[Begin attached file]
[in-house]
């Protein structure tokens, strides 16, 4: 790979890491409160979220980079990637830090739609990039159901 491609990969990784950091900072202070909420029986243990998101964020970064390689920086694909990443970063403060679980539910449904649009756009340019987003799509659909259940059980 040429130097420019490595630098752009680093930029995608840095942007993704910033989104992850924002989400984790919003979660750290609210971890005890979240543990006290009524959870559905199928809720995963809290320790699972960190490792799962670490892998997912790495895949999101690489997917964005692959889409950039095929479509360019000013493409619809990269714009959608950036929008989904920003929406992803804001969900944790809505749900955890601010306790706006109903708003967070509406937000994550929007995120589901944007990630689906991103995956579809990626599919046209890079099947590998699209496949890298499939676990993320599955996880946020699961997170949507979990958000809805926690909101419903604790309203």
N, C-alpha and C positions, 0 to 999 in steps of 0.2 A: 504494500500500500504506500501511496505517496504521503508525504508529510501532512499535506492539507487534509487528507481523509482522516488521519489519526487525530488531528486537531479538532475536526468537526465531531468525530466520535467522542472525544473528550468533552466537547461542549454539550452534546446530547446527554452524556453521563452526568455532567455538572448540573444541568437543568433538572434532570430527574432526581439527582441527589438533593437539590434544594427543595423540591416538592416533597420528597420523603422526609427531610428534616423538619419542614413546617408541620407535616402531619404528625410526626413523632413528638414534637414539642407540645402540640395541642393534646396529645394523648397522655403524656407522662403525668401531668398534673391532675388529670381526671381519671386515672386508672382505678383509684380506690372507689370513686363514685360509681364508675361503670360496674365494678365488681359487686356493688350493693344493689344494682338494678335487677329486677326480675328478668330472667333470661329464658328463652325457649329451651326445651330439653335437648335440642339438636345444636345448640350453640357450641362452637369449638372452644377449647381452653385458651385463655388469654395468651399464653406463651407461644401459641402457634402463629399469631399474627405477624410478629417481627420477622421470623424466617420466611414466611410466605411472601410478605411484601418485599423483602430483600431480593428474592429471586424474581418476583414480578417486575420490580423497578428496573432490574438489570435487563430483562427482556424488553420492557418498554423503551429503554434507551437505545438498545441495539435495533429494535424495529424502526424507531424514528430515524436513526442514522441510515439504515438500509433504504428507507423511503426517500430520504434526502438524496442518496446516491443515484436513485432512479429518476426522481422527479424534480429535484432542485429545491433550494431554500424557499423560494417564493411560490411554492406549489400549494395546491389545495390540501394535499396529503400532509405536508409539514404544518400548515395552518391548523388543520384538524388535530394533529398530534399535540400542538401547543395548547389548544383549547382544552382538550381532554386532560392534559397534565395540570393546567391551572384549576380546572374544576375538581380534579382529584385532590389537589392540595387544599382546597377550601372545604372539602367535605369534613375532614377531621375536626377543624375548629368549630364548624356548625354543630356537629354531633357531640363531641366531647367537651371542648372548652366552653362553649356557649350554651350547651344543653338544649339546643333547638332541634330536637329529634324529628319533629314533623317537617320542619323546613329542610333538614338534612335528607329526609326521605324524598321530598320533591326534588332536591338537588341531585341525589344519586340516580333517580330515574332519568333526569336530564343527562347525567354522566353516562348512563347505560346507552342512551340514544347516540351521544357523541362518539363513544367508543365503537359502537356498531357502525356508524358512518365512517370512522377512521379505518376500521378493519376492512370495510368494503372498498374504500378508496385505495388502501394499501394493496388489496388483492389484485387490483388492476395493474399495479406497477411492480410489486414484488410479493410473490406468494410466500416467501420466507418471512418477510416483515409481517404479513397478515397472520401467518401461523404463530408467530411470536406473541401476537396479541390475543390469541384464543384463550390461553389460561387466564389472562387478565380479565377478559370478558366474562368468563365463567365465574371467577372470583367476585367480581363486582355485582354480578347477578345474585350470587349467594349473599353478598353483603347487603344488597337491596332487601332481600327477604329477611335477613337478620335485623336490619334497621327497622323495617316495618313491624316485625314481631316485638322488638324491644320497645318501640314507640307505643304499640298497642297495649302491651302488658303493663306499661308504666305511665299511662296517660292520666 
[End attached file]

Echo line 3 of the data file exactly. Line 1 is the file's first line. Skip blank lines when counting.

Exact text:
N, C-alpha and C positions, 0 to 999 in steps of 0.2 A: 504494500500500500504506500501511496505517496504521503508525504508529510501532512499535506492539507487534509487528507481523509482522516488521519489519526487525530488531528486537531479538532475536526468537526465531531468525530466520535467522542472525544473528550468533552466537547461542549454539550452534546446530547446527554452524556453521563452526568455532567455538572448540573444541568437543568433538572434532570430527574432526581439527582441527589438533593437539590434544594427543595423540591416538592416533597420528597420523603422526609427531610428534616423538619419542614413546617408541620407535616402531619404528625410526626413523632413528638414534637414539642407540645402540640395541642393534646396529645394523648397522655403524656407522662403525668401531668398534673391532675388529670381526671381519671386515672386508672382505678383509684380506690372507689370513686363514685360509681364508675361503670360496674365494678365488681359487686356493688350493693344493689344494682338494678335487677329486677326480675328478668330472667333470661329464658328463652325457649329451651326445651330439653335437648335440642339438636345444636345448640350453640357450641362452637369449638372452644377449647381452653385458651385463655388469654395468651399464653406463651407461644401459641402457634402463629399469631399474627405477624410478629417481627420477622421470623424466617420466611414466611410466605411472601410478605411484601418485599423483602430483600431480593428474592429471586424474581418476583414480578417486575420490580423497578428496573432490574438489570435487563430483562427482556424488553420492557418498554423503551429503554434507551437505545438498545441495539435495533429494535424495529424502526424507531424514528430515524436513526442514522441510515439504515438500509433504504428507507423511503426517500430520504434526502438524496442518496446516491443515484436513485432512479429518476426522481422527479424534480429535484432542485429545491433550494431554500424557499423560494417564493411560490411554492406549489400549494395546491389545495390540501394535499396529503400532509405536508409539514404544518400548515395552518391548523388543520384538524388535530394533529398530534399535540400542538401547543395548547389548544383549547382544552382538550381532554386532560392534559397534565395540570393546567391551572384549576380546572374544576375538581380534579382529584385532590389537589392540595387544599382546597377550601372545604372539602367535605369534613375532614377531621375536626377543624375548629368549630364548624356548625354543630356537629354531633357531640363531641366531647367537651371542648372548652366552653362553649356557649350554651350547651344543653338544649339546643333547638332541634330536637329529634324529628319533629314533623317537617320542619323546613329542610333538614338534612335528607329526609326521605324524598321530598320533591326534588332536591338537588341531585341525589344519586340516580333517580330515574332519568333526569336530564343527562347525567354522566353516562348512563347505560346507552342512551340514544347516540351521544357523541362518539363513544367508543365503537359502537356498531357502525356508524358512518365512517370512522377512521379505518376500521378493519376492512370495510368494503372498498374504500378508496385505495388502501394499501394493496388489496388483492389484485387490483388492476395493474399495479406497477411492480410489486414484488410479493410473490406468494410466500416467501420466507418471512418477510416483515409481517404479513397478515397472520401467518401461523404463530408467530411470536406473541401476537396479541390475543390469541384464543384463550390461553389460561387466564389472562387478565380479565377478559370478558366474562368468563365463567365465574371467577372470583367476585367480581363486582355485582354480578347477578345474585350470587349467594349473599353478598353483603347487603344488597337491596332487601332481600327477604329477611335477613337478620335485623336490619334497621327497622323495617316495618313491624316485625314481631316485638322488638324491644320497645318501640314507640307505643304499640298497642297495649302491651302488658303493663306499661308504666305511665299511662296517660292520666 